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1. A reverential fear of God, is an essential branch of godliness. This is so necessary a part of a good man's frame, that there is no single phrase more frequently made use of in scripture to express religion in general, than the fear of God. It is a temper arising from an apprehension of his Majesty and supreme excellence. "Shall not his excellency make you afraid, and his dread fall upon you?" Job xiii. 11. From the infinite distance that there is between him and us; not only as he is "in heaven, while we are upon earth; but as all nations before him are as nothing, and they are counted to him less than nothing and vanity," Isa. xl. 17. It is founded in his absolute superiority over us, and our entire dependence upon him; that there is none we have so much to hope or to fear from, as we stand upon good or ill terms with him; because he hath a sovereign and irresistible power over us, and over every thing that concerns us. And it results from those relations wherein we stand to him; which bespeak authority and rightful claims on his part, and profound submission and awe on ours. We should have such a regard to God, as a subject hath to his sovereign, a servant for his master, a child for his father. "A son honoureth his father, and a servant his master; if I be a Father, where is mine honour ? and if I be a Master, where is my fear? saith the Lord of hosts," Mal. i. 6. But as the distance between God and us in all

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these relations, infinitely exceeds the distance, that can be between any such relations upon earth; so our awe and reverence should proportionably be higher.

Upon such grounds as these, a reverential fear of God is due from all intelligent creatures. It was so from man in innocence; it is so from the highest angels in heaven; and will be the temper of holy men, and holy angels to all eternity. In token of this, those above, "fall before the throne on their faces worshipping God," Rev. vii. 11. And so the seraphims are represented, "as covering their faces with their wings, and saying one to another, Holy, holy, holy is the Lord of hosts," Isa. vi. 2, 3. They who know God most, and bear most of his likeness, and share most fully in his favour, have the profoundest reverence for him, arising from the sense of his infinite perfection, unparalleled glory, and sovereign dominion; while they are above all such fear as gives uneasiness and anxiety; for their perfect love prevents that. Those who

sing the song of Moses and of the Lamb, express themselves as if they could hardly suppose it possible there should be any without this fear; "Great and marvellous, (say they,) are thy works, Lord God Almighty; just and true are thy ways, O King of saints: Who shall not fear thee, O Lord, and glorify thy name? for thou only art holy," Rev. xv. 3, 4. And if the saints and angels above, reverence the glorious Majesty in the heavens, certainly we should cultivate such a frame on earth. The apostle calls us to it upon the foot of the gospel, Heb. xii. 28, 29. "Wherefore we receiving a kingdom which cannot be moved," the spiritual kingdom of Christ, which is set up upon the dissolution of the Jewish economy, and is to continue to the end of time; "let us have grace whereby we may serve God acceptably, with reverence and godly fear. For our God is a consuming fire." He is so represented even by the gospel itself.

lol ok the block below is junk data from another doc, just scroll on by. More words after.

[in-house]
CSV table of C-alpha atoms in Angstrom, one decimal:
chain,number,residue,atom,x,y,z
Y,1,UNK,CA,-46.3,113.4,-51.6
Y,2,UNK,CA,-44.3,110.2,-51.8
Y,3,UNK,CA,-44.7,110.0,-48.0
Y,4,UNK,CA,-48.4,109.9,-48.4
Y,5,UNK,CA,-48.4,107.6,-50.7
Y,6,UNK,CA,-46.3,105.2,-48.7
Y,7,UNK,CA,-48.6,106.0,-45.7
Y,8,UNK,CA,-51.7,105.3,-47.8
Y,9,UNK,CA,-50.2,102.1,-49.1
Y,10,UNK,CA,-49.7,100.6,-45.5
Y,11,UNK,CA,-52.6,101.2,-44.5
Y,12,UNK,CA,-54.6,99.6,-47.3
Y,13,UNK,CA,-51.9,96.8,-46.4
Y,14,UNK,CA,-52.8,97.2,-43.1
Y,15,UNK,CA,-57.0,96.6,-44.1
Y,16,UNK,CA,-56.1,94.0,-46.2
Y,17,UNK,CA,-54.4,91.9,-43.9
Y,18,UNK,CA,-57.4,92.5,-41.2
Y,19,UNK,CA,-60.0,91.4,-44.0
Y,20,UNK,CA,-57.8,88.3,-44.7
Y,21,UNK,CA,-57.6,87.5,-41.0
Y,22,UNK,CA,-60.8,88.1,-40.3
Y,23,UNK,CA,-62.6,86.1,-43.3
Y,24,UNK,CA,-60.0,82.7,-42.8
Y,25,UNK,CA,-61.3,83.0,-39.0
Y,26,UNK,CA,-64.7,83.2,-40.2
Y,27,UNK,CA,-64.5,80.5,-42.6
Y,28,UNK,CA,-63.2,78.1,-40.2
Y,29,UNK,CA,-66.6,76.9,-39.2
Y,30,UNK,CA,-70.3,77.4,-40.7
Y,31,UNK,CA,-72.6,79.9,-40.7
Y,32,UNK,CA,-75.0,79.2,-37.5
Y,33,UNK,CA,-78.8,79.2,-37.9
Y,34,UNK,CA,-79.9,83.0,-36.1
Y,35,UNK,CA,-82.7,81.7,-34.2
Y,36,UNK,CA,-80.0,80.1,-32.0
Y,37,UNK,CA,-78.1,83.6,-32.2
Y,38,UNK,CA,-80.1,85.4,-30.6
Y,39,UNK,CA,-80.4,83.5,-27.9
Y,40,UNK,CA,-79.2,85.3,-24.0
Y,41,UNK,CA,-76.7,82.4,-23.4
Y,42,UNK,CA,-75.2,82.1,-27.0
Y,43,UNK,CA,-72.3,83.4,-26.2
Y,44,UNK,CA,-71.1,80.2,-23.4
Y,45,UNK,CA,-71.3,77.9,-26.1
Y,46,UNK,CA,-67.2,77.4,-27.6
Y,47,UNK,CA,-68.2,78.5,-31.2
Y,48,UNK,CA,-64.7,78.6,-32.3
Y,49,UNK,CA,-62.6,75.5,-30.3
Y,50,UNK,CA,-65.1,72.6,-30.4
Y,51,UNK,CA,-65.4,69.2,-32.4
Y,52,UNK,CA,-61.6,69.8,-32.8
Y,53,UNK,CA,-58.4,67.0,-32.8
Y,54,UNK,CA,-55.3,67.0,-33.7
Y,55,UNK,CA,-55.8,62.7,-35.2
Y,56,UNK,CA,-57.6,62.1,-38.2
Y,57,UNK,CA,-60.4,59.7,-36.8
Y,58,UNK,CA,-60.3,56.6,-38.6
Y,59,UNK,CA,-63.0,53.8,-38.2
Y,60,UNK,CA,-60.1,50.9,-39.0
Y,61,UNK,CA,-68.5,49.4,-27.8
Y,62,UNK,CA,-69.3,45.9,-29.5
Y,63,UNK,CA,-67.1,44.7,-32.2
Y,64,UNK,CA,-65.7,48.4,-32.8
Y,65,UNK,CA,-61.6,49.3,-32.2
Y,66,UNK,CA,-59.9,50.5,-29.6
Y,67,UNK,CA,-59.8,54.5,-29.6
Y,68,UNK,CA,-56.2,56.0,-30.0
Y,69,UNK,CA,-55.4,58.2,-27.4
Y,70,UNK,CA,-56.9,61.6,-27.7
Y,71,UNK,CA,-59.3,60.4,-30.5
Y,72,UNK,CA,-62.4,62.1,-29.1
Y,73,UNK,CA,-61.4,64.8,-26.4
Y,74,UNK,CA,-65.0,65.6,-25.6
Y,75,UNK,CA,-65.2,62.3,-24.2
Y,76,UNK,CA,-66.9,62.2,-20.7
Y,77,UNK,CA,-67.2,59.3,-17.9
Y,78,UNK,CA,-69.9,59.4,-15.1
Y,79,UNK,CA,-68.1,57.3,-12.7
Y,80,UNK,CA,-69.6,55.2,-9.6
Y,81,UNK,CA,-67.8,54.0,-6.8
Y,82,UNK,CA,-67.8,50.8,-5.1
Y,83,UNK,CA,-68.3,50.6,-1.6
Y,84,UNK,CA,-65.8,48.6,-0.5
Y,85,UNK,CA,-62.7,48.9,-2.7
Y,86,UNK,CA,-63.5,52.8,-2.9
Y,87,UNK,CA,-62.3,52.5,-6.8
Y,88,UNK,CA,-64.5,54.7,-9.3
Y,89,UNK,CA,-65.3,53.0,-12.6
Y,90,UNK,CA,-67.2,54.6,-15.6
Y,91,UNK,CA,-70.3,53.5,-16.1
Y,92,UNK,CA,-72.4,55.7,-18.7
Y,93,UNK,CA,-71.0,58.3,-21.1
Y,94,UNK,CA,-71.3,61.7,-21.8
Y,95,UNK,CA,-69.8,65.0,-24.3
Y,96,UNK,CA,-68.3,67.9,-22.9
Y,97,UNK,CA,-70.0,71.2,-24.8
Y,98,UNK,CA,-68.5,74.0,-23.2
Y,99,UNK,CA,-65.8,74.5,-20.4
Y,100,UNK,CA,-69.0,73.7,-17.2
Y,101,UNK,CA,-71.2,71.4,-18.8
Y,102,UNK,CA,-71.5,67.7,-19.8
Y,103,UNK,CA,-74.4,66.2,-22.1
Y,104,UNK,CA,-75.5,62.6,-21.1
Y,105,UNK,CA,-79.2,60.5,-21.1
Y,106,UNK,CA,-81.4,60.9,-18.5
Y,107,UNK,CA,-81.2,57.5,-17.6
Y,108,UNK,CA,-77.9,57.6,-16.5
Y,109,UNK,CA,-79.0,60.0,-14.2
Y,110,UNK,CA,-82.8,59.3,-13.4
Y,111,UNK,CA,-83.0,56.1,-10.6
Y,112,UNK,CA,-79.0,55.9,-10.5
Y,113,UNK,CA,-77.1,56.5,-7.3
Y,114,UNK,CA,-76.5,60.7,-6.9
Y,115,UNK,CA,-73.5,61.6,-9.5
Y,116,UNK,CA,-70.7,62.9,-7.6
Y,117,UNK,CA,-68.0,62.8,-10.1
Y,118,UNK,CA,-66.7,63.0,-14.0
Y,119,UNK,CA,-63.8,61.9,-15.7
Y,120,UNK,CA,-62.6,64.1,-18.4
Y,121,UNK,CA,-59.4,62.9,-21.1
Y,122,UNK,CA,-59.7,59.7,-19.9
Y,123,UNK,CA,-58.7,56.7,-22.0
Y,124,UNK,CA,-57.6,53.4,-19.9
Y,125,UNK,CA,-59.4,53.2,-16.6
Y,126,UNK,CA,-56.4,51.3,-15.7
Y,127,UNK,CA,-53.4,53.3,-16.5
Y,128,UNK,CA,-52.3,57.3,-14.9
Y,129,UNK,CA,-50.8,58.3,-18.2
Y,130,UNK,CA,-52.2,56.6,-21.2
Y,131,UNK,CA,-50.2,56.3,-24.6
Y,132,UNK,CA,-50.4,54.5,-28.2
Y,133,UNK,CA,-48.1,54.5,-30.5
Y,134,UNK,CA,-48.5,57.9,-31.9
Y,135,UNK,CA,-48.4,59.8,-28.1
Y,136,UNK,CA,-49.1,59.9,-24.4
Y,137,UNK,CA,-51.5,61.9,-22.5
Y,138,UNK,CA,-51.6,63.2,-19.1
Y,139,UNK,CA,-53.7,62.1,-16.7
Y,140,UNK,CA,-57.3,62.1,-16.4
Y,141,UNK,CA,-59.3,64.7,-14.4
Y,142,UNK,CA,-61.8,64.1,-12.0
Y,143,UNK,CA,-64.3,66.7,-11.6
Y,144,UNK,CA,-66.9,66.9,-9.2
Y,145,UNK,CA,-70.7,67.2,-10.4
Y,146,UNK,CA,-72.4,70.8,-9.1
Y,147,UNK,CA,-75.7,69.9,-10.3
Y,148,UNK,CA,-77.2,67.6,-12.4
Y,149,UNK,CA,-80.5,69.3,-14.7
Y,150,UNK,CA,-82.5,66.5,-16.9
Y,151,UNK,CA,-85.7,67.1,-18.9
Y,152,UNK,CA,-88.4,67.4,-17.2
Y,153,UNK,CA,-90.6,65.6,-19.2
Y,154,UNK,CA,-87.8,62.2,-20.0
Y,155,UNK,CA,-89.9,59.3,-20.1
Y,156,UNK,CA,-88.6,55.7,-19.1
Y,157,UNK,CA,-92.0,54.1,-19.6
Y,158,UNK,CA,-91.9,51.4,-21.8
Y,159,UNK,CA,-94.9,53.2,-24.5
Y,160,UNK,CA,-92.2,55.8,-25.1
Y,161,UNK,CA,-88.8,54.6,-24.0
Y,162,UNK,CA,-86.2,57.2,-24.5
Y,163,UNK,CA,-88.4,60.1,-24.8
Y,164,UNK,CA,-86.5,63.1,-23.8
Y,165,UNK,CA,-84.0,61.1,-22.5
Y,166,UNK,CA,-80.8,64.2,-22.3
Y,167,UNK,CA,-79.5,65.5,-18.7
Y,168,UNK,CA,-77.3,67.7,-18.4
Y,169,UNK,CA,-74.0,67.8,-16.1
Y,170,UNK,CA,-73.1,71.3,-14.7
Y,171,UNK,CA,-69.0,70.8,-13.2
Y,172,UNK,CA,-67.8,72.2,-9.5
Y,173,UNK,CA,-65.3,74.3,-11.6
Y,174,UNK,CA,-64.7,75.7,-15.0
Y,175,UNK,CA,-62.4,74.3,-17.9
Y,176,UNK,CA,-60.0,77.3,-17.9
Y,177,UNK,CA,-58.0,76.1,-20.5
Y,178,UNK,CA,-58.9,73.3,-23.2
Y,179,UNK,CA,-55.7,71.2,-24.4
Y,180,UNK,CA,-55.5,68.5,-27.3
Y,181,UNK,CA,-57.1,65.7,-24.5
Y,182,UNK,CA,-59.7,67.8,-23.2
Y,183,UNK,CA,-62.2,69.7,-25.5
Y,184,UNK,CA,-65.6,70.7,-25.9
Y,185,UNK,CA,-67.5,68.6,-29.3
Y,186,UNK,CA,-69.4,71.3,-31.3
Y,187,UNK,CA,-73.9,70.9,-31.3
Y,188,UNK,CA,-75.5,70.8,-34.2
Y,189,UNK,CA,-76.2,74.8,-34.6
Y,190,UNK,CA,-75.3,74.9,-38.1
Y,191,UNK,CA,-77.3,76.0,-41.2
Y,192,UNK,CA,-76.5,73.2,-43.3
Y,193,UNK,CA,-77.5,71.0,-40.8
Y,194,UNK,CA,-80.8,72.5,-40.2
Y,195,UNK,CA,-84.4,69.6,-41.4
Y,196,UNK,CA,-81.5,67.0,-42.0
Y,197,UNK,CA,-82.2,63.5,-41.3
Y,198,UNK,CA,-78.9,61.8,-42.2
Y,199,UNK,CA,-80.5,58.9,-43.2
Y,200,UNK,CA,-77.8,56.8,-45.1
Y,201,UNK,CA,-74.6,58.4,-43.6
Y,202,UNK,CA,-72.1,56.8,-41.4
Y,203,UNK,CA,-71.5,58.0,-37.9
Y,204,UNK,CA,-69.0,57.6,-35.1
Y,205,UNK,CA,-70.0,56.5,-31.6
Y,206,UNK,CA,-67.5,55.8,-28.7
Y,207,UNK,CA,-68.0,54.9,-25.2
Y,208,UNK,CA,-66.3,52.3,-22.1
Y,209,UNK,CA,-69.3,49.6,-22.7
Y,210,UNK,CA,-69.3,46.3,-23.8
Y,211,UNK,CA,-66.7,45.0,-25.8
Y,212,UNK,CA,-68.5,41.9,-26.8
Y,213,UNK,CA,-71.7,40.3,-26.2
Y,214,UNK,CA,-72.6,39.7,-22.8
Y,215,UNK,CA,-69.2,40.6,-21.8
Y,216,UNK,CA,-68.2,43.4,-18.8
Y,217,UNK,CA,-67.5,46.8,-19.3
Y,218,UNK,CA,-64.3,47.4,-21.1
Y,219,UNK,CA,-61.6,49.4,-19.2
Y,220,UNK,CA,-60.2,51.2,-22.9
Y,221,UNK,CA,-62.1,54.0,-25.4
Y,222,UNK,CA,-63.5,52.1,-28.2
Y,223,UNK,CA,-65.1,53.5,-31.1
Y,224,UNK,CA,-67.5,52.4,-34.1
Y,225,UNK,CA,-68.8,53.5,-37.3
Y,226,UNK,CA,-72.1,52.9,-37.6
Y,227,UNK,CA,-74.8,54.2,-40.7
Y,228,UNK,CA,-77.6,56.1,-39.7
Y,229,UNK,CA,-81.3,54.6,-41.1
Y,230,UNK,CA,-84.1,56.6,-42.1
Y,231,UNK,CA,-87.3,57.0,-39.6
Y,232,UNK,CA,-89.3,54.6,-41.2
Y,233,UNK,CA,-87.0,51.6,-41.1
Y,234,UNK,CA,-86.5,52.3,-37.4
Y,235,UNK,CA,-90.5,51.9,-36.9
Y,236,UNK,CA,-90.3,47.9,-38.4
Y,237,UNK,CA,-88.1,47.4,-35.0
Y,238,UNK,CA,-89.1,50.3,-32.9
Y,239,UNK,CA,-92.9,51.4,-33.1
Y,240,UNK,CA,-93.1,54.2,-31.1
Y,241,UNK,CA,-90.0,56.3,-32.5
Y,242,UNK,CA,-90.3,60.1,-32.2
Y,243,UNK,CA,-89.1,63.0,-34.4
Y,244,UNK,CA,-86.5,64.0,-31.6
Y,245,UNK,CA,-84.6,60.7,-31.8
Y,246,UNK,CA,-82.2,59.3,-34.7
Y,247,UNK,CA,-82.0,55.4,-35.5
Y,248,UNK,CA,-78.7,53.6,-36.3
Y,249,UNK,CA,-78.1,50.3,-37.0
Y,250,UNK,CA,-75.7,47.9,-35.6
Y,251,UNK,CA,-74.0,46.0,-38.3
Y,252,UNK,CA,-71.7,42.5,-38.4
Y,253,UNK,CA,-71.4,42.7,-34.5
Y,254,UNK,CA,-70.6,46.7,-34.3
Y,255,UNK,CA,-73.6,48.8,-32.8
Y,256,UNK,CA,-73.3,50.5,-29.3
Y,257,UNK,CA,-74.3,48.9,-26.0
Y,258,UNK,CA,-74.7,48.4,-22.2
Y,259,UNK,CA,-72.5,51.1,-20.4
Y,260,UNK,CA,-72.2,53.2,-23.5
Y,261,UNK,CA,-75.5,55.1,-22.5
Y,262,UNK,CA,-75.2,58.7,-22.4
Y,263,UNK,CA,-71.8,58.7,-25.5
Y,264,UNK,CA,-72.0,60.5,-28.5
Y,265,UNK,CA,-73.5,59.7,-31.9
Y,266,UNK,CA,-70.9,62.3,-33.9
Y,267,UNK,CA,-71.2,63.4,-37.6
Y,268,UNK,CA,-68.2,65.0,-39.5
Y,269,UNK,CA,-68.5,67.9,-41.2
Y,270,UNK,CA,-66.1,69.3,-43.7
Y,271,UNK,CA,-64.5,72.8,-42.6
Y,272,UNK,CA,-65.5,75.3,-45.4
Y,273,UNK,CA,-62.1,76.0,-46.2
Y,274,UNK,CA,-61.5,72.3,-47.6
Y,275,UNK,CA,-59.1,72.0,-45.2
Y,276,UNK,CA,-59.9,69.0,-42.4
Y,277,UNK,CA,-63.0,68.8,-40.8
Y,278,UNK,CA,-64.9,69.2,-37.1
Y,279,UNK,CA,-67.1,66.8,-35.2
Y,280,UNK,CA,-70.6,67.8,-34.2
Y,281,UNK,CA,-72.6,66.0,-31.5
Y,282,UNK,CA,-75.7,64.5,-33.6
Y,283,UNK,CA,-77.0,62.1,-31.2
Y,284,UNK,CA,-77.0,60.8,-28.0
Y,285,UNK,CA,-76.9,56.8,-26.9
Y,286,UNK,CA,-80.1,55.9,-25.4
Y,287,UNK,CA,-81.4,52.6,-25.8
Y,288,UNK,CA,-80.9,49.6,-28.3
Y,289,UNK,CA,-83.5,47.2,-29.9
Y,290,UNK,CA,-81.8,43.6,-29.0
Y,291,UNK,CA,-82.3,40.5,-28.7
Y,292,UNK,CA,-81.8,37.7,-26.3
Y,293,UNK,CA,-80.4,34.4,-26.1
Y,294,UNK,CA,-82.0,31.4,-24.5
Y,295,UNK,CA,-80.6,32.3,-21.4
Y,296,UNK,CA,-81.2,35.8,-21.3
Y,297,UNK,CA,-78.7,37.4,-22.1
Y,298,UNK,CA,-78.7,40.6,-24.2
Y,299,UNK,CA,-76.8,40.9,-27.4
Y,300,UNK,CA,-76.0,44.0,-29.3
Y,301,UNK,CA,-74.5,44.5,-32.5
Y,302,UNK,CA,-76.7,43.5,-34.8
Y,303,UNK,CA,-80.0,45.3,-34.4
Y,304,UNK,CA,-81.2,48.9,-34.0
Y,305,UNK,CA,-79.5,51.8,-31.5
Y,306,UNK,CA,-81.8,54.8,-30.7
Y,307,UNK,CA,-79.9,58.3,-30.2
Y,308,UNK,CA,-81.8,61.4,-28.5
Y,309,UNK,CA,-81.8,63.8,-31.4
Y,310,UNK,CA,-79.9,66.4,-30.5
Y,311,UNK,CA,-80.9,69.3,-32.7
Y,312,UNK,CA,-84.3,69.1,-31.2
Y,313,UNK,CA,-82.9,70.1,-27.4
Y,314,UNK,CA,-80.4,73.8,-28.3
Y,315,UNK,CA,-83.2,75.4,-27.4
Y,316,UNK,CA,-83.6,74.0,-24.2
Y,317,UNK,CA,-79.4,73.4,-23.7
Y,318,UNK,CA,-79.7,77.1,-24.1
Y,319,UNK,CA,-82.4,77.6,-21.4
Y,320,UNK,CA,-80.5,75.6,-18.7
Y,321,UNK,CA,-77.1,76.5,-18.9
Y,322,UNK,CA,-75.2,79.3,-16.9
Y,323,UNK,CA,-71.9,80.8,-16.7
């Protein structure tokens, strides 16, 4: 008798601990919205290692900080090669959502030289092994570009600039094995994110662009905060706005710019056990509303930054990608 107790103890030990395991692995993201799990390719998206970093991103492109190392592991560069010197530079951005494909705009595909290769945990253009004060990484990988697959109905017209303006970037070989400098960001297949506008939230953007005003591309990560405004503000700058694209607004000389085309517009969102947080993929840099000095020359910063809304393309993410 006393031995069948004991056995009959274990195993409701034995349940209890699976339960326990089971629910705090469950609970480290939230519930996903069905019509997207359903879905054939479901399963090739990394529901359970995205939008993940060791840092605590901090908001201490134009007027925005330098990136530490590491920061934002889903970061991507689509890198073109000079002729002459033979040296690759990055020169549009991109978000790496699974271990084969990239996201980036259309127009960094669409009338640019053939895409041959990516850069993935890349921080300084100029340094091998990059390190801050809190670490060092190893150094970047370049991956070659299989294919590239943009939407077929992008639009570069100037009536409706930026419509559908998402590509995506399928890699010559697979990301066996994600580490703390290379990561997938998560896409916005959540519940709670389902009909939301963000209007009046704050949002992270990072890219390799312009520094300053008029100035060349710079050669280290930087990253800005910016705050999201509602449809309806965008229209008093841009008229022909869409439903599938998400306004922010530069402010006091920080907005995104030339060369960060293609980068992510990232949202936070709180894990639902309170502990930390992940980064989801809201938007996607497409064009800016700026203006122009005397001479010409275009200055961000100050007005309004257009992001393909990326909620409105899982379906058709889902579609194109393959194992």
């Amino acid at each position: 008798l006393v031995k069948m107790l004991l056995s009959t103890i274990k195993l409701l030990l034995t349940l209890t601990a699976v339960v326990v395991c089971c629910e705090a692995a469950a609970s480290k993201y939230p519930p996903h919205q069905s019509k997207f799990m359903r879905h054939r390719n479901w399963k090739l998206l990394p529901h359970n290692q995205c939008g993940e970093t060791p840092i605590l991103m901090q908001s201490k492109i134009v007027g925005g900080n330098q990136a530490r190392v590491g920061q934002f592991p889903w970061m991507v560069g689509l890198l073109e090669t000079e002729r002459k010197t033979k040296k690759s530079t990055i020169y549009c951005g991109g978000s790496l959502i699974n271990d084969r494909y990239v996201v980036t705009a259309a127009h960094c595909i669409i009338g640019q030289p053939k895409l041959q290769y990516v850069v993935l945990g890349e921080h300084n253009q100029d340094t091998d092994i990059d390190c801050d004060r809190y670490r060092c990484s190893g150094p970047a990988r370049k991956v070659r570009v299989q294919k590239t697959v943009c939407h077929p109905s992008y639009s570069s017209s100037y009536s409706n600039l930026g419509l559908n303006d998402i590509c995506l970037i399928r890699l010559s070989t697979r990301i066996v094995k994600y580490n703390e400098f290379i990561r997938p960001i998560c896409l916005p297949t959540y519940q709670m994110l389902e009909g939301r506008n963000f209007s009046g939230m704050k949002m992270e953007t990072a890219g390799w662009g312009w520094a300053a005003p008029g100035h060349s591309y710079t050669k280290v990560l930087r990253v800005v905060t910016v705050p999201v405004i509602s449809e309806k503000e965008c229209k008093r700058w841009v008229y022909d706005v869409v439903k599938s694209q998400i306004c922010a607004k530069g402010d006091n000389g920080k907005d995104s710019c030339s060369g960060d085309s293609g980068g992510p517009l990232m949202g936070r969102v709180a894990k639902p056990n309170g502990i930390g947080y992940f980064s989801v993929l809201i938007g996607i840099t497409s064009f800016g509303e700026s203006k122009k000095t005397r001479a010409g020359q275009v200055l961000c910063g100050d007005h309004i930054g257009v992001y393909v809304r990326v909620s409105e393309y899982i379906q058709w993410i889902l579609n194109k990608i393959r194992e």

As we are sinners, our fear justly goes farther; from the holiness of his nature, the justice of his government, and the threatenings of his law. In such a state, we have room to apprehend the severe marks of his displeasure in time; and especially to "fear him, as able and ready to destroy both soul and body in hell," Matt. x. 28.

We are relieved indeed against these fears by the grace of the gospel, and the mediation of Christ; so that the greatest of sinners ought not so to dread the wrath of an offended God, as to despair of his mercy upon repentance. But still as long as they remain in their sins, they ought to represent to their minds the terrors of the Lord, as well as the riches of his grace, to excite them to return to their Father. The gospel, along with the good tidings it brings, makes a fuller representation, than ever was made before, of the severity of God's wrath against sinners: "The wrath of God is there revealed from heaven, against all ungodliness, and unrighteousness of men,' Rom. i. 28. And a sorer punishment is threatened in many places to those who reject the gospel, than to other sinners, John iii. 19. Matt. xi. 24. Heb. x. 28, 29. Surely this is done to awaken answerable fears in the minds of sinners. And

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no man can upon good reason get above such fears, farther than he hath evidence of his own sincere return to God. For good men themselves, while the divine nature in them is so very imperfect, it may be expected, that the generality of them

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will have a mixture of hope and fear about their own sincerity; and this mixture can hardly fail to produce some fears of God's wrath, along with their hopes of his mercy in Christ. And indeed the scripture represents it as useful for the best men in this life to entertain some apprehensions of their own apostacy, and upon that supposition, of their final ruin. St Paul tells us in his own case, that "he kept his body in subjection, lest after his preaching to others, he himself should be a cast-away, 1 Cor. ix. 27. And it is his advice to Christians in general, Heb. iv. 1. "Let us therefore fear, lest a promise being left us of entering into his rest, any of you should seem to come short of it." One eminent way, whereby "he who hath begun a good work in us, performeth it to the day of Christ," is by keeping alive an apprehension of the danger of apostacy, and so awakening our constant diligence and caution in our duty. But there will be no occasion for this in heaven; no fear, but that which is reverential, will follow us thither.